Alan S. Gerber's research while affiliated with Yale University and other places

Publications (168)

Article
Full-text available
What types of public health messages are effective at changing people’s beliefs and intentions to practice social distancing to slow the spread of COVID-19? We conducted two randomized experiments in summer 2020 that assigned respondents to read a public health message and then measured their beliefs and behavioral intentions across a wide variety...
Article
Political campaigns frequently emphasize the material stakes at play in election outcomes to motivate participation. However, field-experimental academic work has given greater attention to other aspects of voters' decisions to participate despite theoretical models of turnout and substantial observational work signaling that a contest's perceived...
Article
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The development of COVID-19 vaccines was an important breakthrough for ending the pandemic. However, people refusing to get vaccinated diminish the level of community protection afforded to others. In the United States, White evangelicals have proven to be a particularly difficult group to convince to get vaccinated. Here we investigate whether thi...
Article
Widespread vaccination remains the best option for controlling the spread of COVID-19 and ending the pandemic. Despite the considerable disruption the virus has caused to people’s lives, many people are still hesitant to receive a vaccine. Without high rates of uptake, however, the pandemic is likely to be prolonged. Here we use two survey experime...
Article
Why do most winning candidates adhere to partisan orthodox positions? While some prior work has examined how issue positions signal candidate ideology, this paper instead focuses on how candidate issue positions affect evaluations of valence. In light of important inferential limitations in using the correlation between observed candidate positions...
Article
The global spread of COVID-19 has created an urgent need for a safe and effective vaccine. However, in the United States, the politicization of the vaccine approval process, including which public figures are endorsing it, could undermine beliefs about its safety and efficacy and willingness to receive it. Using a pair of randomized survey experime...
Article
Do small wording differences in message-based behavioral interventions have outsized effects on behavior? An influential initial study, examining this question in the domain of political behavior using two small-scale field experiments, argues that subtle linguistic cues in voter mobilization messages describing someone as a voter (noun) instead of...
Preprint
Full-text available
The global spread of COVID-19 has created an urgent need for a safe and effective vaccine. However, even if a safe and medically effective vaccine is developed, hesitancy by citizens to receive it would undercut its effectiveness as a tool for limiting the spread of COVID-19. 1,2,3 A potential driver of hesitancy in the United States is the politic...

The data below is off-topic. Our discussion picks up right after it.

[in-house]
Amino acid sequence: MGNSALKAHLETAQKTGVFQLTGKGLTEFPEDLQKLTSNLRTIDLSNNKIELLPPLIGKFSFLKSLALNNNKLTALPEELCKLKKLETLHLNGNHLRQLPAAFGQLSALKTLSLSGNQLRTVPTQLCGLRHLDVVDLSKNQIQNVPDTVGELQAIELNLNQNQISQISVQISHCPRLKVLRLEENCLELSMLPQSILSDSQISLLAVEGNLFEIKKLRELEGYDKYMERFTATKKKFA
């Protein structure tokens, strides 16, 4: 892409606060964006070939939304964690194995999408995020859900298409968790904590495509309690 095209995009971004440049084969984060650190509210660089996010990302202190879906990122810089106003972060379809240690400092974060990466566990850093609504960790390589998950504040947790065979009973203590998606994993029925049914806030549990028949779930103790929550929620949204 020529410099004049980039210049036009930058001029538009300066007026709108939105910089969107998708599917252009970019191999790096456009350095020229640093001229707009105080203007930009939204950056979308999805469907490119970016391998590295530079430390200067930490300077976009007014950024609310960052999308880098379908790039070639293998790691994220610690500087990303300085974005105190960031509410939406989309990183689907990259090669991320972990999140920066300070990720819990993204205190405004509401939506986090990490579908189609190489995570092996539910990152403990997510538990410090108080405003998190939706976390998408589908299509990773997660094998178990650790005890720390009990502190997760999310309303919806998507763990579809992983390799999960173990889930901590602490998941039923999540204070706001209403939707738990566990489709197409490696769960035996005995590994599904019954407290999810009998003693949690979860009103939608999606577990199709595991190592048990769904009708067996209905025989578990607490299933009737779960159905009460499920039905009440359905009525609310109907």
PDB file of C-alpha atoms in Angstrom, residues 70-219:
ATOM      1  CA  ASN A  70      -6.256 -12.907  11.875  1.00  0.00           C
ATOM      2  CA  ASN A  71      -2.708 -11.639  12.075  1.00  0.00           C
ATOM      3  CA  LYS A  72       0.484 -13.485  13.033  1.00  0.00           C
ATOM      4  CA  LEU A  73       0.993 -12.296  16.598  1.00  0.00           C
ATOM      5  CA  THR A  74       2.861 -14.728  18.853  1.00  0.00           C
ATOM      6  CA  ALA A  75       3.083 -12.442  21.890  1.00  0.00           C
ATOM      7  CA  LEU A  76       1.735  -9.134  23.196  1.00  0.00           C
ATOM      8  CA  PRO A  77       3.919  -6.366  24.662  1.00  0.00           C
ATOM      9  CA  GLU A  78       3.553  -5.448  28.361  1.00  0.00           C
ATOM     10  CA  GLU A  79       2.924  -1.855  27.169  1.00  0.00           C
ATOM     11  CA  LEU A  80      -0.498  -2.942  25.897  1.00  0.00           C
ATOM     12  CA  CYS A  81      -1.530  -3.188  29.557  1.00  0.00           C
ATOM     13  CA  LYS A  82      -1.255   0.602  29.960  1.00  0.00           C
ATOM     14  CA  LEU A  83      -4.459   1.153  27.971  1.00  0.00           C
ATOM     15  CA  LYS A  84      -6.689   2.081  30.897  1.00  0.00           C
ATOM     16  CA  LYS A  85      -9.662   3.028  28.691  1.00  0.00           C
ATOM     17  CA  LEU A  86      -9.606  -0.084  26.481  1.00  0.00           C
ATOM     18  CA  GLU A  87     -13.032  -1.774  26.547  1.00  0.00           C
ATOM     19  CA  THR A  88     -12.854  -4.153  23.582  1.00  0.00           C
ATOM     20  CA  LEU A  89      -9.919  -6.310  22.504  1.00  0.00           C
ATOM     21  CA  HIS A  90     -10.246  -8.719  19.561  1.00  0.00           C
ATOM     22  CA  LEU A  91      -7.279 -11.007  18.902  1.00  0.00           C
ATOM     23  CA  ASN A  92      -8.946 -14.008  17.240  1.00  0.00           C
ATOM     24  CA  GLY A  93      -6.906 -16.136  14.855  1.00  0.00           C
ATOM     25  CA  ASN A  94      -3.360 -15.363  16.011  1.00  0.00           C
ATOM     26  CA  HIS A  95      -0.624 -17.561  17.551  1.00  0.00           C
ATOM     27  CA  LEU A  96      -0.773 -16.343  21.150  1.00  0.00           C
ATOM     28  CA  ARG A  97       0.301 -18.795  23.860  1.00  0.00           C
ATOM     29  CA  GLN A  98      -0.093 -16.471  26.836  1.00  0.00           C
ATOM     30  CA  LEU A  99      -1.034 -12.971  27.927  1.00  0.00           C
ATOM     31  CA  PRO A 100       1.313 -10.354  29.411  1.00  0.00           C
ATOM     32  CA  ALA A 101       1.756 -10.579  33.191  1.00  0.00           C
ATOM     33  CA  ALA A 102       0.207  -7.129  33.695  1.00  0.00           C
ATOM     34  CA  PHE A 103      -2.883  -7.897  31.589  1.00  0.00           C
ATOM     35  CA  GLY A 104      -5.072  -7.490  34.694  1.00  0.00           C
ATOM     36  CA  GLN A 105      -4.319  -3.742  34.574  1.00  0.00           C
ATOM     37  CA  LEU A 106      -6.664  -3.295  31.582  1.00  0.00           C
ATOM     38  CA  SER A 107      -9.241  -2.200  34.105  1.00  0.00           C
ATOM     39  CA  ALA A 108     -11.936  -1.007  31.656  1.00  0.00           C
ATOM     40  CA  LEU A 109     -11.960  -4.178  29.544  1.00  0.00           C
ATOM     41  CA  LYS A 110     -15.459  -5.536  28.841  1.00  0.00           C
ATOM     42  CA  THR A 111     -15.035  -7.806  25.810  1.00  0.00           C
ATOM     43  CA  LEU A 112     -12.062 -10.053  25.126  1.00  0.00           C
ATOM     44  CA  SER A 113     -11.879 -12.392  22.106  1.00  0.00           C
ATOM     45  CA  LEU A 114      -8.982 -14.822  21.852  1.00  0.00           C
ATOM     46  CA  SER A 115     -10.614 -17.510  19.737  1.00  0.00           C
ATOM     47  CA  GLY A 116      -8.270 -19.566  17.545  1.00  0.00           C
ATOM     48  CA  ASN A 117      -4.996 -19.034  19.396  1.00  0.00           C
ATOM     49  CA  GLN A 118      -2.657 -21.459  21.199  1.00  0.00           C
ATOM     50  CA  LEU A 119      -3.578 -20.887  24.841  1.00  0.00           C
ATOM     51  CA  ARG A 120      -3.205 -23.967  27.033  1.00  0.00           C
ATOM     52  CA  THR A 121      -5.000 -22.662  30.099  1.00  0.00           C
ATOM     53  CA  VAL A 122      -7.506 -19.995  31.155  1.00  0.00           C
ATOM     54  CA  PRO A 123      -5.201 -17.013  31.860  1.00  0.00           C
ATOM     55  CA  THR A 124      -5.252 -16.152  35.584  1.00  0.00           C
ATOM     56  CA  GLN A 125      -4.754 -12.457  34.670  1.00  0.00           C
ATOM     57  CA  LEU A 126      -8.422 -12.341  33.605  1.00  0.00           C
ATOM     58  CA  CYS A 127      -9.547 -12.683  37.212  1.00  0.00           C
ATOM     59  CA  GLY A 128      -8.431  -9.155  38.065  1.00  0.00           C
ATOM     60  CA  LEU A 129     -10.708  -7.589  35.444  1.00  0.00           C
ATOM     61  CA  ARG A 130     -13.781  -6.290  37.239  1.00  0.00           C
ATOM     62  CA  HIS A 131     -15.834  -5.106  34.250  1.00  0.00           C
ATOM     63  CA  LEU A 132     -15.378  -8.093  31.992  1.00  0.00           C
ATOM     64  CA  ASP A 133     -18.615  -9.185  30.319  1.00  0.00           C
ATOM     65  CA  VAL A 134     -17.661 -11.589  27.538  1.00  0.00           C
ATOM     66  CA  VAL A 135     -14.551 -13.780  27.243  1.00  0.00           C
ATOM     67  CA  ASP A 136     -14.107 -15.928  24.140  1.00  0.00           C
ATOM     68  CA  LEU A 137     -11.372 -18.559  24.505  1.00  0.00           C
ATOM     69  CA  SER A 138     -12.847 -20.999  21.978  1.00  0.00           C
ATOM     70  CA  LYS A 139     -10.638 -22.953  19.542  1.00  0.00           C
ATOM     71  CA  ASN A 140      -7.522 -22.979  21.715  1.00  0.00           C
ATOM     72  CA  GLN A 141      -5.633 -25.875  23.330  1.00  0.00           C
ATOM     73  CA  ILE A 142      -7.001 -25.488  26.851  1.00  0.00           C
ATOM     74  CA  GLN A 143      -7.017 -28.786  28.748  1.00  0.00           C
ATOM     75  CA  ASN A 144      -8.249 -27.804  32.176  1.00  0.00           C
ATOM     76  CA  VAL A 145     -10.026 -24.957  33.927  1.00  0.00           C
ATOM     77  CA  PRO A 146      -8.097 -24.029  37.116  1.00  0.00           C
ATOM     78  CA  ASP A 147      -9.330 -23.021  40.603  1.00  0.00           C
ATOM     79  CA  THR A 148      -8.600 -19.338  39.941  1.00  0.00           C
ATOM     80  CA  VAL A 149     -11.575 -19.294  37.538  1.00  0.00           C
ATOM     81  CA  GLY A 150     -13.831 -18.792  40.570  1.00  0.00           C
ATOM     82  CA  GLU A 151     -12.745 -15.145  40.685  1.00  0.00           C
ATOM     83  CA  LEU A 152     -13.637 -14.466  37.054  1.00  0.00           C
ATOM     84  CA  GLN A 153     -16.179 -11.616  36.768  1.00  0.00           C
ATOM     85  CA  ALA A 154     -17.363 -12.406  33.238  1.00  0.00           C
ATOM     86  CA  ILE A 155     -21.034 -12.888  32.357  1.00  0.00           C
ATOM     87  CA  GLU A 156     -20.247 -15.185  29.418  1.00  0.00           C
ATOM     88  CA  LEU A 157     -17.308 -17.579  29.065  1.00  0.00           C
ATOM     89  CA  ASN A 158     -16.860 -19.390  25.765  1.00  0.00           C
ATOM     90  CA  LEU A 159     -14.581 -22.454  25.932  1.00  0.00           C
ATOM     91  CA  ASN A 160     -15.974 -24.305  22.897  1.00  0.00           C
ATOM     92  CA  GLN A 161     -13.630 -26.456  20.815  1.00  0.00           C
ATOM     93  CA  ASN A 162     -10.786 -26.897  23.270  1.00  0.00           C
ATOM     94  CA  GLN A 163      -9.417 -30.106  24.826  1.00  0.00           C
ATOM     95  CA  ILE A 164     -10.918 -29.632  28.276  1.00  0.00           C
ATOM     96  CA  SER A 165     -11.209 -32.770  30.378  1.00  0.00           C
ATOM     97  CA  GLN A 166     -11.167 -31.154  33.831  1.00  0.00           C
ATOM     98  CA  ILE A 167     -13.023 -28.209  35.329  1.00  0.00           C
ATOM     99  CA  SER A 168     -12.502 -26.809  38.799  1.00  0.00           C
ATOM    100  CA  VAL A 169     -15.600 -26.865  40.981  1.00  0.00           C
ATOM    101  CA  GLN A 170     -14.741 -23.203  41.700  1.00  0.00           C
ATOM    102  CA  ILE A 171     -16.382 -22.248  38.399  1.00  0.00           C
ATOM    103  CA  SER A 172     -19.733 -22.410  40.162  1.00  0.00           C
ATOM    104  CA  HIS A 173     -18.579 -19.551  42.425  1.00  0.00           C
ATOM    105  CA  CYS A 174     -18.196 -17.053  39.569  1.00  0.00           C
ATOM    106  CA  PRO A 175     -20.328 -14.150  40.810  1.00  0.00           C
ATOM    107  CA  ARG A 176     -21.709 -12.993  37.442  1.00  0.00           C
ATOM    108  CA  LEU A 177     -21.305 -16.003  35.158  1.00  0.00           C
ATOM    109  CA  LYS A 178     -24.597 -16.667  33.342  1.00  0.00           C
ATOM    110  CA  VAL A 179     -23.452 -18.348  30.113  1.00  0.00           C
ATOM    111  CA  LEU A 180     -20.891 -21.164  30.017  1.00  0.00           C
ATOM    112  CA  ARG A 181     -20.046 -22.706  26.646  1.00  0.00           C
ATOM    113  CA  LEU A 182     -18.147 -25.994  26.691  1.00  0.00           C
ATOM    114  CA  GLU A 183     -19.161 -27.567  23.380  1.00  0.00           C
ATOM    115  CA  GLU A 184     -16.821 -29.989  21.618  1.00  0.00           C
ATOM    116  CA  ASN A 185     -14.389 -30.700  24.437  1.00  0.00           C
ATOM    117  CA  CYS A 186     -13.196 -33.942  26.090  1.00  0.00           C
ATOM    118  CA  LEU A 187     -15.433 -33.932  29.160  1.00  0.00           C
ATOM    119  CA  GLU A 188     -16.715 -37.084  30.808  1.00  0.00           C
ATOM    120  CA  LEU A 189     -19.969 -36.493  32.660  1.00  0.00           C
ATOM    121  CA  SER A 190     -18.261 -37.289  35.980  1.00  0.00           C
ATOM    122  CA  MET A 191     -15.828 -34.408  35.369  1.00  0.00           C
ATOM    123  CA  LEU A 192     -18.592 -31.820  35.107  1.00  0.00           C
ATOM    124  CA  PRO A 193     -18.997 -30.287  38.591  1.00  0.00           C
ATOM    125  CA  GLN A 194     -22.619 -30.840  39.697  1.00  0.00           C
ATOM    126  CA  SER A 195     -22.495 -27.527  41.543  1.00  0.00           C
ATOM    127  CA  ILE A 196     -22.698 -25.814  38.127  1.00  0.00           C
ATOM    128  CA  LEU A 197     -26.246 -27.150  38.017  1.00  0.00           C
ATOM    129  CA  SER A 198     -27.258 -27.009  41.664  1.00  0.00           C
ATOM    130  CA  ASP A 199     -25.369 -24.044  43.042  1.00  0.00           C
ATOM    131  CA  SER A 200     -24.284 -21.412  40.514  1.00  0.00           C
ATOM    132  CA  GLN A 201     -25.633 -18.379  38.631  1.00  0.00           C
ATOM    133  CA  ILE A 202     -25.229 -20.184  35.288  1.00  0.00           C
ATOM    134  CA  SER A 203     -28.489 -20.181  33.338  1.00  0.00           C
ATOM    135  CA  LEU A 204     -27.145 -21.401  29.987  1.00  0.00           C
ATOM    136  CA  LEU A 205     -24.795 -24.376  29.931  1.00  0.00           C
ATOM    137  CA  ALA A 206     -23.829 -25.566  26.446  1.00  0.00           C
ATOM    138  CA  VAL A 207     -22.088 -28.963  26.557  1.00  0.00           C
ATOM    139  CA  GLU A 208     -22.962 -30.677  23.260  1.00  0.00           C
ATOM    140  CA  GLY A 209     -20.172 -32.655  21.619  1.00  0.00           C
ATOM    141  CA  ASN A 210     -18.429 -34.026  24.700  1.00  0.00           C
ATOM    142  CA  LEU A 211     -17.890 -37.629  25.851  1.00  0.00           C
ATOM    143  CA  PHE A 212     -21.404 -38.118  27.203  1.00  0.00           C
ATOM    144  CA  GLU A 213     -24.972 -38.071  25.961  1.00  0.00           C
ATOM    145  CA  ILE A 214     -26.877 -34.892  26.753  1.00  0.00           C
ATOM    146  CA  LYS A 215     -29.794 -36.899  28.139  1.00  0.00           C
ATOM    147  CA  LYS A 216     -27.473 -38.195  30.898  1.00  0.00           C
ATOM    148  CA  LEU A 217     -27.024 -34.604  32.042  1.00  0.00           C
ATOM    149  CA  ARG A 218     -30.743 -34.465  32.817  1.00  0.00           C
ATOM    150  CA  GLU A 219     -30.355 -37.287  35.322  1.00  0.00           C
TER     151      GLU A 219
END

Preprint
Full-text available
What types of public health messages are effective at changing people’s beliefs and intentions to practice social distancing to slow the spread of COVID-19? We conducted two randomized experiments that assigned respondents to read a public health message and then measured their beliefs and behavioral intentions across a wide variety of outcomes. Us...
Chapter
This chapter examines how the politics surrounding efforts to address the medical evidence problem have been “unhealthy.” It shows that while the pragmatic case for bringing standardized evidence more systematically to bear on decisions in health care is compelling, federal politicians took only modest actions to support steps to identify and elimi...
Chapter
This chapter presents a detailed case study of a sham knee surgery case. The knee case is illustrative of systemic problems in the promotion of evidence-based medicine. Clearly, many medical societies are failing to take seriously their professional responsibility to deliver evidence-based care to patients and ensure that the nation does not squand...
Chapter
This chapter focuses on the evidence-based medicine (EBM) reform project. Ultimately, if the EBM project is to realize its aspirational goal to improve the quality and efficiency of U.S. medical care, it is necessary but insufficient for research agencies like Patient-Centered Outcomes Research Institute (PCORI) to endure. In the long run, patterns...
Book
The U.S. medical system is touted as the most advanced in the world, yet many common treatments are not based on sound science. This book sheds new light on why the government's response to this troubling situation has been so inadequate, and why efforts to improve the evidence base of U.S. medicine continue to cause so much political controversy....
Chapter
This chapter evaluates the politics of the Obama administration's effort to promote comparative effectiveness research (CER) as the scientific foundation of health care quality improvements and cost control. It argues that elite polarization and a near parity of partisan competition degrades government problem solving in two ways. First, it creates...
Chapter
This chapter discusses the results of national public opinion surveys that illuminate how ordinary citizens think about the medical evidence problem. The surveys demonstrate that doctors possess the influence, prestige, and standing to play a leadership role in educating the public about the inefficiencies and waste of the U.S. health care system....
Chapter
This chapter defines the “medical guesswork” problem and explains how the poor integration of evidence into clinical decision making harms the performance of the health care sector. The lack of an effective and politically sustainable response to the medical evidence problem—and this is a sad indictment of the U.S. political system—would be somewha...
Chapter
This chapter explores the institutional roots of medical professionalism in the United States. It examines why the U.S. health care system delegates therapeutic authority to individual doctors and medical societies, with little centralized oversight in programs like Medicare. The chapter also presents findings from a national survey of physicians t...